The Camel and Jupiter

From Wikisource
Jump to navigation Jump to search

Caxton's translation (1484)[edit]

Of the camel and of Iupiter

Every creature ought to be content of that / that god hath gyuen to hym withoute to take thenherytaunce of other / As reherceth this fable Of a camel whiche somtyme complayned hym to Iupiter of that the other beestes mocqued hym / by cause that he was not of so grete beaute / as they were of / wherfore to Iupiter Instantly he prayd in suche maner as foloweth / Fayr syre and god / I requyre and praye that thou wylt gyue to me hornes / to thende that I maye be nomore mocqued / Iupiter thenne beganne to lawhe / and in stede of hornes / he took fro hym his erys / and sayd / thow hast more good than hit behoueth to the to haue / And by cause that thow demaundest that / whiche thow oughtest not to haue I haue take fro the that whiche of ryght and kynd thou oughtest to haue /

For none ought not to desyre more than he ought to haue / to the ende that he lese not that whiche he hath /

L'Estrange's translation (1692)[edit]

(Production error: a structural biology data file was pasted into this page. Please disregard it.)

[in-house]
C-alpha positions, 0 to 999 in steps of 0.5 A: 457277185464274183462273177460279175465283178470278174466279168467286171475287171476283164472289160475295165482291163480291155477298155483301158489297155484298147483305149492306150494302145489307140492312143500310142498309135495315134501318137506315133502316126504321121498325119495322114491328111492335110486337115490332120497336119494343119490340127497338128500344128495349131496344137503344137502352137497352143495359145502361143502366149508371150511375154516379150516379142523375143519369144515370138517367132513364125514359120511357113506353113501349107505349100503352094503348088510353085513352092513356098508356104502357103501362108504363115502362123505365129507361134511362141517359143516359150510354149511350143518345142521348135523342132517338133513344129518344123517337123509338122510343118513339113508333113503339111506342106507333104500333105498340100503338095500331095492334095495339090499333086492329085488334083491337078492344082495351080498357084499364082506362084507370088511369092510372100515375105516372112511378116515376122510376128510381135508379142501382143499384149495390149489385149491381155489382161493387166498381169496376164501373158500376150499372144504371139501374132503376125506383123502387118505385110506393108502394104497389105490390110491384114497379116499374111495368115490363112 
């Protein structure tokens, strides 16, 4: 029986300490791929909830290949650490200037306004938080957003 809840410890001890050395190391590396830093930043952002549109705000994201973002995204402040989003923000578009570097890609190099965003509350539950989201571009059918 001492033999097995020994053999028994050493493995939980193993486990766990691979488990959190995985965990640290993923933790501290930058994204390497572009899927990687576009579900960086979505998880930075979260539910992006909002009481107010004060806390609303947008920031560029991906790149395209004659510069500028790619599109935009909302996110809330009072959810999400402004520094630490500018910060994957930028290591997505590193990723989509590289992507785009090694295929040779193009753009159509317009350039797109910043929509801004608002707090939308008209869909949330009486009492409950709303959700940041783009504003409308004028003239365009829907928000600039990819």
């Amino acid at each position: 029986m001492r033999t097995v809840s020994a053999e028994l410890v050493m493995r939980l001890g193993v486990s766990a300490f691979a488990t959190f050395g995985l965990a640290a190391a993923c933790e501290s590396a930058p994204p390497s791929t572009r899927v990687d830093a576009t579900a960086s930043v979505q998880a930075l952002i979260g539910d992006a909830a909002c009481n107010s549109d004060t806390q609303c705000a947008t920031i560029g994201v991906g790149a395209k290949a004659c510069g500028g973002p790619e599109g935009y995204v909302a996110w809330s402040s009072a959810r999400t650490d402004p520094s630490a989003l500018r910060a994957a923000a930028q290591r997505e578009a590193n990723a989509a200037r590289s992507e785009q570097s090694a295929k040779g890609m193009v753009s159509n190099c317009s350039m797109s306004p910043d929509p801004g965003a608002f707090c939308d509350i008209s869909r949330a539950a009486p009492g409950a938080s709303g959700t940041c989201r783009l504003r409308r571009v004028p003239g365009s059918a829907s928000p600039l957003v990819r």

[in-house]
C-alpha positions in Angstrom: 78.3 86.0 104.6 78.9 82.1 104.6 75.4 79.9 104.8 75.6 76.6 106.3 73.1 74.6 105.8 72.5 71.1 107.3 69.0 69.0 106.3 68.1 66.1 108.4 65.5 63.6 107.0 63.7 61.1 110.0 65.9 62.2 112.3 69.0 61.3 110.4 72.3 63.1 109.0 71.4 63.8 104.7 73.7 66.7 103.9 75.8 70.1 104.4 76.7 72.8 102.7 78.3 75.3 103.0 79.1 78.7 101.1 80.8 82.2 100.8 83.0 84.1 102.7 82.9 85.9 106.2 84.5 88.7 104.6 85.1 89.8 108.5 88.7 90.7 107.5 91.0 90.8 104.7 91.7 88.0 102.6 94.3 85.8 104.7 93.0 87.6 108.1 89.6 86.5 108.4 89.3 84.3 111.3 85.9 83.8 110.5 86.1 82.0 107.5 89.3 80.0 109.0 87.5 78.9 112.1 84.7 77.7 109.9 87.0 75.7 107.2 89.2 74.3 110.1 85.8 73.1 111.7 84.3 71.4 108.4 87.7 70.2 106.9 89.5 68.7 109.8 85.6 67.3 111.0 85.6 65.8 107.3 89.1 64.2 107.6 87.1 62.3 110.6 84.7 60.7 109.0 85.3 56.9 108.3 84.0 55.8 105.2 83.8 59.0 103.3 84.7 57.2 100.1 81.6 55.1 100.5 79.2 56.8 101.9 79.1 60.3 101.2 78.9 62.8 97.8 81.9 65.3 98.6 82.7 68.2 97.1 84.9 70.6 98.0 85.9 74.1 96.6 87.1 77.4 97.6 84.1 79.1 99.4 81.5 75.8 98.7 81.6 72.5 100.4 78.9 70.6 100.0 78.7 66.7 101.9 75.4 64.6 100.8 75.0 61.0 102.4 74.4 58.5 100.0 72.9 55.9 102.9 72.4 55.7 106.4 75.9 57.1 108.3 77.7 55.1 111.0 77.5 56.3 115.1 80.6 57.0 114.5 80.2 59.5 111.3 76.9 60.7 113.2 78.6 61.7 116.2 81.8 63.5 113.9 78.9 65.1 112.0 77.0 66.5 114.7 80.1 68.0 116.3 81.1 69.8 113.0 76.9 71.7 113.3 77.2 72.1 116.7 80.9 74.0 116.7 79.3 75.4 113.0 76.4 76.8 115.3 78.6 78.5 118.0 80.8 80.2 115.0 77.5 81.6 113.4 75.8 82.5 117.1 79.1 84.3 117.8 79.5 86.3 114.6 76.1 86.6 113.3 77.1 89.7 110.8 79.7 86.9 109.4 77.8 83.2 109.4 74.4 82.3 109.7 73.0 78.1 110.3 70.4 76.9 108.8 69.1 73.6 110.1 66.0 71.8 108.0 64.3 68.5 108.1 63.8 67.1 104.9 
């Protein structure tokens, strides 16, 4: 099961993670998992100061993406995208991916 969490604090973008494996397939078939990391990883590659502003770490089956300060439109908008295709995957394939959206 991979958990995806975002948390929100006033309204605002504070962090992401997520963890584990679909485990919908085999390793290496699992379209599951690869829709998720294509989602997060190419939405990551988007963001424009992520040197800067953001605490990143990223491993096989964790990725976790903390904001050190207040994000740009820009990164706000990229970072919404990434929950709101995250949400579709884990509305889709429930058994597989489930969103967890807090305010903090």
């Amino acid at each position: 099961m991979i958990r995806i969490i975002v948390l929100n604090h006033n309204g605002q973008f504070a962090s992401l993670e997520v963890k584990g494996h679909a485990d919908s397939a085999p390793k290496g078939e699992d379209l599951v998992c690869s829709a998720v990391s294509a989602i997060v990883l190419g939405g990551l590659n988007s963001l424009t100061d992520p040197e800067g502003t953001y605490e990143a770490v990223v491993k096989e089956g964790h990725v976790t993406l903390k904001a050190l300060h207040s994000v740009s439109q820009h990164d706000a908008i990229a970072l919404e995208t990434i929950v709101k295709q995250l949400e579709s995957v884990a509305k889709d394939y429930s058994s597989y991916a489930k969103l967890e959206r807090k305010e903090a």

A CAMEL PRAYING FOR HORNS

It stuck filthily in the Camel’s Stomach, that Bulls, Stags, Lions, Bears, and the like, should be armed with Horns, Teeth, and Claws, and that a Creature of his Size should be left naked and Defenceless. Upon this Thought he fell down upon his marrow-bones, and beg’d of Jupiter to give him a pair of Horns, but the Request was so ridiculous, that Jupiter, instead of horning him, order’d him to be cropt, and so punish’d him with the Loss of his Ears, which Nature had allow’d him, for being so unreasonable as to ask for Horns, that Providence had never intended him.

THE MORAL OF THE THREE FABLES ABOVE. The Boundaries of Heaven are in such manner distributed, that every living Creature has its share; beside, that to desire Things against Nature, is effectually to blame the very Author of Nature itself.

Townsend's translation (1887)[edit]

The Camel and Jupiter

The Camel, when he saw the Bull adorned with horns, envied him and wished that he himself could obtain the same honors. He went to Jupiter, and besought him to give him horns. Jupiter, vexed at his request because he was not satisfied with his size and strength of body, and desired yet more, not only refused to give him horns, but even deprived him of a portion of his ears.